Onwards and upwards?

Legislation Update
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It has been a busy week of announcements for Housing Secretary, Robert Jenrick.  Mr Jenrick hit the headlines by announcing that families will be able to add two storeys to their homes without planning permission ‘so your home can grow as your family does too’.   The government has been pursuing proposals to extend permitted development (PD) rights to allow additional housing above existing buildings for some time now, but previous consultation had focused on high street and town centre buildings.  The idea of widening PD rights further to also allow detached suburban properties to build upwards is inevitably proving more controversial. At this stage, the MHCLG has not published any detail confirming how the PD rights would work in practice and it will be interesting to see if these proposals are indeed taken forward.

Mr Jenrick also announced the publication of the National Design Guide which ‘sets out the characteristics of well-designed places and demonstrates what good design means in practice’ as well as a new green standard for all new build homes in an ambitious effort to cut carbon emissions by committing to removing traditional fossil fuels heating systems from 2025.

As is now a somewhat familiar pattern for an incoming Housing Secretary, Mr Jenrick has vowed to reform the planning system in an attempt to deliver more homes.  Taking to Twitter, he said ‘Change is coming to #planning. #planningrevolution’.  The accelerated planning green paper is to be published next month (Nov 2019) and will include a package of measures to try and speed up the ‘complicated and outdated planning system’ including:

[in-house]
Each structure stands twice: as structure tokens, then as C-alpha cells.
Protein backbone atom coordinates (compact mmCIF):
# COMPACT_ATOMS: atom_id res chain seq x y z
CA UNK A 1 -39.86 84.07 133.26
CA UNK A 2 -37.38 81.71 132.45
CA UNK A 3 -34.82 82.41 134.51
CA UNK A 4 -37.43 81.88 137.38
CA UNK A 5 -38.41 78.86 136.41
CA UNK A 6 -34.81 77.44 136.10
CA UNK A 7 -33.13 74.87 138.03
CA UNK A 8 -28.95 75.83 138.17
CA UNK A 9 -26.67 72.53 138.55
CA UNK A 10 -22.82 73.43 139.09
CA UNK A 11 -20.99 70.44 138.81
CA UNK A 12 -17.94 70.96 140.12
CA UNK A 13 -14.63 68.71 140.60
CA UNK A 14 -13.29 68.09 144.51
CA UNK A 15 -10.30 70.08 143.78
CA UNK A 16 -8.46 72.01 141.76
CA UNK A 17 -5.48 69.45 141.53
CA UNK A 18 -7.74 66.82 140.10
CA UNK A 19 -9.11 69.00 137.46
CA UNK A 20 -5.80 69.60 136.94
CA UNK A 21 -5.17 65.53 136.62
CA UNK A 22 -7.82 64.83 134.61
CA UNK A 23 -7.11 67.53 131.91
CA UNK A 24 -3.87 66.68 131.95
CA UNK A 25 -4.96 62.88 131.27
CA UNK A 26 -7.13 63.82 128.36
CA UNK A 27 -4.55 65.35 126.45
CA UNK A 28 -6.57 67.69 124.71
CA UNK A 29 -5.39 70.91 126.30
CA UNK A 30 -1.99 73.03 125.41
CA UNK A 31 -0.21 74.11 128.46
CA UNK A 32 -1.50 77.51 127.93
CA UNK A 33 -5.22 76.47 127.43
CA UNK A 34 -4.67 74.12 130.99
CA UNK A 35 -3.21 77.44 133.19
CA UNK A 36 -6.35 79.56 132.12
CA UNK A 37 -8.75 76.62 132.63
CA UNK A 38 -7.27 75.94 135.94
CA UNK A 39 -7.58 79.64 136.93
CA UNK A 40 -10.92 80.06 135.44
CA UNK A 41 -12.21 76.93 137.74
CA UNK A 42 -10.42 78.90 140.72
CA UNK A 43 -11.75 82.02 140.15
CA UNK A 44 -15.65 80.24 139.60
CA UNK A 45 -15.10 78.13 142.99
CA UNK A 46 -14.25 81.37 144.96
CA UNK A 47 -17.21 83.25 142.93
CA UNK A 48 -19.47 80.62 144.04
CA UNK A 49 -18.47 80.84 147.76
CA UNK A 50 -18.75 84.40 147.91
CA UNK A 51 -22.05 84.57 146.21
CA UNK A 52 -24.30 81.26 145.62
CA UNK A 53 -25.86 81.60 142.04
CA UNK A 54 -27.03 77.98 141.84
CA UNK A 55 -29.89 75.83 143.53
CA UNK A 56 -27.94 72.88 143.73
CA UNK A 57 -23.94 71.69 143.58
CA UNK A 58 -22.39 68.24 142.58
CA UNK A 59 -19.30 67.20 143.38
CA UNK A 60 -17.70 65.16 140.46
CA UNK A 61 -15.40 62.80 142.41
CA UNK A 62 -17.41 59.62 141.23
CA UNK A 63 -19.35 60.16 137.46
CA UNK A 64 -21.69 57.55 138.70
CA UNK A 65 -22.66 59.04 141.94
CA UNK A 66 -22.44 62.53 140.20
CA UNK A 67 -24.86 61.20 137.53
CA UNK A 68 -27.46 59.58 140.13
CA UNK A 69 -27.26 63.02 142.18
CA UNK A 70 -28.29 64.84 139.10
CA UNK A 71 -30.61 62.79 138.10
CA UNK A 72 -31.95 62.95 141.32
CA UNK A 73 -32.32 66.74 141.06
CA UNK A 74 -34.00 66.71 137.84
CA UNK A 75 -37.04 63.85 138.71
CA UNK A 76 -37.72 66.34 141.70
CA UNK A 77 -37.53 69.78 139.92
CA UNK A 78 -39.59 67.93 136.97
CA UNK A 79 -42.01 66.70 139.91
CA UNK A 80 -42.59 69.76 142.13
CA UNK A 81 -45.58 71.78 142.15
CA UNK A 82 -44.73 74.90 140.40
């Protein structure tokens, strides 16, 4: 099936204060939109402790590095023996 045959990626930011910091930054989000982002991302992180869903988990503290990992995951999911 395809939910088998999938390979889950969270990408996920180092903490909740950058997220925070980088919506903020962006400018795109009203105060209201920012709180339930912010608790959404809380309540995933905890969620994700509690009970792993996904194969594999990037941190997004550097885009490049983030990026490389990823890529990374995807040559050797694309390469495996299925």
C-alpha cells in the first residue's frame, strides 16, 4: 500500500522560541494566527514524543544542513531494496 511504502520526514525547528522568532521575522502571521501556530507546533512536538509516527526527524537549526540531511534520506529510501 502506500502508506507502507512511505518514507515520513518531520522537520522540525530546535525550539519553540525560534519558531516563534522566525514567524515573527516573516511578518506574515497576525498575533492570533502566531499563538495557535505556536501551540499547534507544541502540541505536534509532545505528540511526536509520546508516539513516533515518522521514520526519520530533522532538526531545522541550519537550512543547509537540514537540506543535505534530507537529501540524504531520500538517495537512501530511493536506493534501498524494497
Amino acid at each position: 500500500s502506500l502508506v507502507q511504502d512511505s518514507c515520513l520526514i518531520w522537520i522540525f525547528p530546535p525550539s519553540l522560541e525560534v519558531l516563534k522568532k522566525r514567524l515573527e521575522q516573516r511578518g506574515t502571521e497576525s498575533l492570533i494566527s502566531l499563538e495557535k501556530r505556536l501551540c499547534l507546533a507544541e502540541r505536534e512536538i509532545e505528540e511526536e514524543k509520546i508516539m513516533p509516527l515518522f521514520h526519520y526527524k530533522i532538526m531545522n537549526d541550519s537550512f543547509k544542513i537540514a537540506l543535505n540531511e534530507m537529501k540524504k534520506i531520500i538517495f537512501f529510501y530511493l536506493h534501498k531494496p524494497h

– reducing planning conditions by a third;

– a review of application fees to ensure council planning departments are properly resourced;

– potential for more fees to be refunded if councils take too long to decide on specific planning applications;

– the introduction of a new tiered planning system; and

– consultation on demolishing old commercial buildings for new housing.

Whilst we of course welcome any efforts to remove unnecessary bureaucracy and delays in the planning system, previous attempts at reform have shown just how difficult it is to speed up the system without compromising the quality of decision making.  The accelerated planning green paper will hopefully shed more light on the latest wave of reforms and we wait to see if this really will be a #planningrevolution!